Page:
Russian gas exports to Ukraine dropped by 50% in 2014
Ukraine only received half the amount of gas from Russia this past year after massive debt halted flows for a 6-month period between June and December. Kiev only bought 14.5 billion cubic meters (bcm) compared to 28.5 bcm in 2013.
In total, Ukraine sourced 36 percent of its gas from Russia, 13 percent from the EU, and 51 percent was domestically produced, Ukrtransgaz, Ukraine’s state gas transport subsidiary, said in a statement on Tuesday.
Russia’s state-owned Gazprom ceased gas delivery on credit to Ukraine in mid-June, and the taps were only turned back on in mid-December.
Deliveries to Ukraine resumed after the country began paying off its more than $5 billion in arrears to Gazprom. By the end of 2014, Ukraine's gas importer, Naftogaz, had paid off $3.1 billion in gas debt, in two large tranches, one in November and the other in December.
Ukraine only imported 40.1 billion cubic meters of gas in 2014, compared to 50 billion cubic meters in 2013. The energy crisis in the country forced it to turn to coal and wood for heat, and the country was hit with emergency blackouts to conserve energy. Energy in Ukraine is highly subsidized by the government.
Kiev can buy gas from Russia at $378 per 1,000 cubic meters, a lower price than Russia offers most of its European clients. This deal is valid through March, to ensure Ukraine and Europe don’t face an energy crisis in the winter months, as in 2006 and 2009 when gas disputes between Ukraine and Russia resulted in gas shortages across Europe.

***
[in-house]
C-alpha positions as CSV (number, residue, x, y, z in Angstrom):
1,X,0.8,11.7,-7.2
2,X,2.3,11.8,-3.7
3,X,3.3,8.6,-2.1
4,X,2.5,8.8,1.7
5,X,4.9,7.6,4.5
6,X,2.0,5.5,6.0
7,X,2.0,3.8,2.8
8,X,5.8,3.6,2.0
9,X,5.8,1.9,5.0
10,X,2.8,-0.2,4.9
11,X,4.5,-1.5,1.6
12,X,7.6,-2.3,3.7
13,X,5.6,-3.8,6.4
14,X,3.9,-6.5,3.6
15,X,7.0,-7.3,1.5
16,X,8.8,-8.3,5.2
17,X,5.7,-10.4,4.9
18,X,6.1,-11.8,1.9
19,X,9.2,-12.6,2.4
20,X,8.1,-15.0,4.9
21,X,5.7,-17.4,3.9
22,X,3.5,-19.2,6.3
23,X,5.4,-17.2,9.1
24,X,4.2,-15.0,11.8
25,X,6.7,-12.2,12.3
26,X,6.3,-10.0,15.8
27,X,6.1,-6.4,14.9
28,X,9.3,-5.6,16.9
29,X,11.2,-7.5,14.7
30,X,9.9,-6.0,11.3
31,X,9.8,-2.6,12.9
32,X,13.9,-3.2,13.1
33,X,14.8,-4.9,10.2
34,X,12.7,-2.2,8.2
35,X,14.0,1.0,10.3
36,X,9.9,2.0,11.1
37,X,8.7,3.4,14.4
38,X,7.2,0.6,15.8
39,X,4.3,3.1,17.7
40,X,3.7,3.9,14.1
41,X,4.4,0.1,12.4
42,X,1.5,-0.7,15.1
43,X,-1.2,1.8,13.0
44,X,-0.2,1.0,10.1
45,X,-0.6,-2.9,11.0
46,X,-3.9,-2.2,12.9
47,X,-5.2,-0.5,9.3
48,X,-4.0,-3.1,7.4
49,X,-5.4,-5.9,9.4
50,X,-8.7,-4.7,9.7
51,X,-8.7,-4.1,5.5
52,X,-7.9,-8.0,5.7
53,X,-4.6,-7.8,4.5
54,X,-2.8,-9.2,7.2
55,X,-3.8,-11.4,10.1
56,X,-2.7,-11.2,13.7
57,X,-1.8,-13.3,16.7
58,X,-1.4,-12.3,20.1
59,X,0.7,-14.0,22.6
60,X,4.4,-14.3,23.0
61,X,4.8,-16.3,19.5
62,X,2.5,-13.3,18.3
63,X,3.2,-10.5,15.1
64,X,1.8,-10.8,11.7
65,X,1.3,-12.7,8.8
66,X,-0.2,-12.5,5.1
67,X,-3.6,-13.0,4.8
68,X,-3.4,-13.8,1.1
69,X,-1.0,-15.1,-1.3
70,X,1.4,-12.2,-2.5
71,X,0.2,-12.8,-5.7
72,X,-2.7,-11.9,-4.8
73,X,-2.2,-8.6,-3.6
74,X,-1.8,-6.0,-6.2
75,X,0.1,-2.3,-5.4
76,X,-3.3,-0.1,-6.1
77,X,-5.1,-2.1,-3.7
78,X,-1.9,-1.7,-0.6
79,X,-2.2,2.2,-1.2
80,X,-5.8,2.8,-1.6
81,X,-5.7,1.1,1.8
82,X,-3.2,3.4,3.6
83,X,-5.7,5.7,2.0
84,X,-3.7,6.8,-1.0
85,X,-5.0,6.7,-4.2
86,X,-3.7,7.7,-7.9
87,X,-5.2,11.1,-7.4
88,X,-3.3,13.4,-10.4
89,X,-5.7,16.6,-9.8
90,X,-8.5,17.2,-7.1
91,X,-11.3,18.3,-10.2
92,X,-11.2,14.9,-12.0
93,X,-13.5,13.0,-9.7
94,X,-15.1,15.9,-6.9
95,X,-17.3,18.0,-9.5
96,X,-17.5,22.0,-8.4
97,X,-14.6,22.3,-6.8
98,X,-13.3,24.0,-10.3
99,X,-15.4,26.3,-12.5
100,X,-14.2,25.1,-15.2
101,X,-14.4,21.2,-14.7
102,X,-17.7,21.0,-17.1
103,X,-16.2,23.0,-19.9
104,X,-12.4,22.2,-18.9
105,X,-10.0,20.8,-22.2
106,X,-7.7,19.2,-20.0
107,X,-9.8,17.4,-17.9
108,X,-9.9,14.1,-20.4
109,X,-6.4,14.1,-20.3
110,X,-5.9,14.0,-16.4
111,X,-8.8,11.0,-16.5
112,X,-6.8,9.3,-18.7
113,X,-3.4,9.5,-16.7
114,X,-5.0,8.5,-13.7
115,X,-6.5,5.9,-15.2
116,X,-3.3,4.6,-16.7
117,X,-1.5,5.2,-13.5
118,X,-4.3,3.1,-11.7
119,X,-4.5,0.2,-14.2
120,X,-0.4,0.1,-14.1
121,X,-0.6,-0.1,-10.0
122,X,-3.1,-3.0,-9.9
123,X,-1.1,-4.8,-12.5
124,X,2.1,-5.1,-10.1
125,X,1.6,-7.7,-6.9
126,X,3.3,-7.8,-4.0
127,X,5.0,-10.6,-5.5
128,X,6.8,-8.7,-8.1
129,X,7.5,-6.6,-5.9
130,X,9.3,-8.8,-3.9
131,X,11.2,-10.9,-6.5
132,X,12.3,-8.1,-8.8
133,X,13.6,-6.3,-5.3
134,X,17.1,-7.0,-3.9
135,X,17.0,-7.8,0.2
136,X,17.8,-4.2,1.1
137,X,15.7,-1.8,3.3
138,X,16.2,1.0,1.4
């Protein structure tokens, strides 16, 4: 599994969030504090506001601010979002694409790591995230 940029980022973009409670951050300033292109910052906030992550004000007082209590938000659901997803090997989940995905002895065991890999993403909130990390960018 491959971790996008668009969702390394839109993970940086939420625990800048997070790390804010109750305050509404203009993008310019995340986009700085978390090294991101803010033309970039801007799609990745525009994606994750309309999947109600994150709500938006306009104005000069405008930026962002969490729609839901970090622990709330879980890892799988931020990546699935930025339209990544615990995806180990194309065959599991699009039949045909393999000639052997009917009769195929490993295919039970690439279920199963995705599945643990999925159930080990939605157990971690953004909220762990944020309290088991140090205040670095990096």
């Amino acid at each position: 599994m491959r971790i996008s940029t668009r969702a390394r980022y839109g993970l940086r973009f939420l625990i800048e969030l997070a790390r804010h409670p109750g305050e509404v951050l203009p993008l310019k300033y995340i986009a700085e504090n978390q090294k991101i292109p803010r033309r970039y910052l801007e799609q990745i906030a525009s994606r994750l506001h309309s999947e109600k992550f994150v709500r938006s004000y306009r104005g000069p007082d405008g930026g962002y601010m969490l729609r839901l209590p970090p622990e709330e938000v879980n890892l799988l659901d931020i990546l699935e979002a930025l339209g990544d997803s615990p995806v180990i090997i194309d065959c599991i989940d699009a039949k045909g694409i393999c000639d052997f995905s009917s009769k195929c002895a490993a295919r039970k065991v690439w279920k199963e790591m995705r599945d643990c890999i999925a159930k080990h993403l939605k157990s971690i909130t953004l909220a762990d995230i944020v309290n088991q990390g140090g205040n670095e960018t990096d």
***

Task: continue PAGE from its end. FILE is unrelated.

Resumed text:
The energy crisis in Ukraine has been deepening since anti-Kiev forces took over in the eastern regions, which produces the bulk of the country’s coal that is used to heat homes as well as generate electricity.
Nearly 40 percent of Ukraine’s energy is produced from coal, and 90 percent of the mines are in the Donbass region. A majority of the coal plants have stopped production and more than half of the railways to supply what’s left have been shut down.
On December 3, an accident at Ukraine and Europe’s largest nuclear plant, left dozens of towns without electricity.
Limited natural gas, low stock piles of coal, emergency blackouts and lack of water, are making things worse for the people during the winter months. The Energy Ministry has imposed limits on electricity use between 8am and 11am in the morning and between 4pm and 8pm in the evening.